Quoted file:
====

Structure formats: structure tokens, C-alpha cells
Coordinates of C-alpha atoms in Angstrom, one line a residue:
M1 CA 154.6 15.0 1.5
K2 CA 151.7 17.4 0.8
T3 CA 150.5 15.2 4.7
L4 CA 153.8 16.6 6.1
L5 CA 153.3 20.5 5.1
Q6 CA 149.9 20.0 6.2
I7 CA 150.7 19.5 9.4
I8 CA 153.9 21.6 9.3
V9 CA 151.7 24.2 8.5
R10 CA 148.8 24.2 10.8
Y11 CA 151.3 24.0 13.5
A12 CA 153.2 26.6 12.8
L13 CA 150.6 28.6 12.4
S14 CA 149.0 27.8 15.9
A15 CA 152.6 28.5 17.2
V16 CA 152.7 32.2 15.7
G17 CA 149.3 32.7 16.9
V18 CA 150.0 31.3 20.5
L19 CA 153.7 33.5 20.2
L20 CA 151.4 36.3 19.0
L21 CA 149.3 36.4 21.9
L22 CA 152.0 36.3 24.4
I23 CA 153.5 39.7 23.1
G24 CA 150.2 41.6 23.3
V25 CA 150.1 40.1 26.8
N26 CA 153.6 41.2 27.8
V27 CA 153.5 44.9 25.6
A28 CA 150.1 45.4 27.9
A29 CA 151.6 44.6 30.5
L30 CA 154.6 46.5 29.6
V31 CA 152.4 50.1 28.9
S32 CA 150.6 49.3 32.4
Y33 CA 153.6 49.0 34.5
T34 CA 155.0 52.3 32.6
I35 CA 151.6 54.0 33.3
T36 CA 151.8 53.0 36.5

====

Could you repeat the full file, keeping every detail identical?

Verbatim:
Structure formats: structure tokens, C-alpha cells
Coordinates of C-alpha atoms in Angstrom, one line a residue:
M1 CA 154.6 15.0 1.5
K2 CA 151.7 17.4 0.8
T3 CA 150.5 15.2 4.7
L4 CA 153.8 16.6 6.1
L5 CA 153.3 20.5 5.1
Q6 CA 149.9 20.0 6.2
I7 CA 150.7 19.5 9.4
I8 CA 153.9 21.6 9.3
V9 CA 151.7 24.2 8.5
R10 CA 148.8 24.2 10.8
Y11 CA 151.3 24.0 13.5
A12 CA 153.2 26.6 12.8
L13 CA 150.6 28.6 12.4
S14 CA 149.0 27.8 15.9
A15 CA 152.6 28.5 17.2
V16 CA 152.7 32.2 15.7
G17 CA 149.3 32.7 16.9
V18 CA 150.0 31.3 20.5
L19 CA 153.7 33.5 20.2
L20 CA 151.4 36.3 19.0
L21 CA 149.3 36.4 21.9
L22 CA 152.0 36.3 24.4
I23 CA 153.5 39.7 23.1
G24 CA 150.2 41.6 23.3
V25 CA 150.1 40.1 26.8
N26 CA 153.6 41.2 27.8
V27 CA 153.5 44.9 25.6
A28 CA 150.1 45.4 27.9
A29 CA 151.6 44.6 30.5
L30 CA 154.6 46.5 29.6
V31 CA 152.4 50.1 28.9
S32 CA 150.6 49.3 32.4
Y33 CA 153.6 49.0 34.5
T34 CA 155.0 52.3 32.6
I35 CA 151.6 54.0 33.3
T36 CA 151.8 53.0 36.5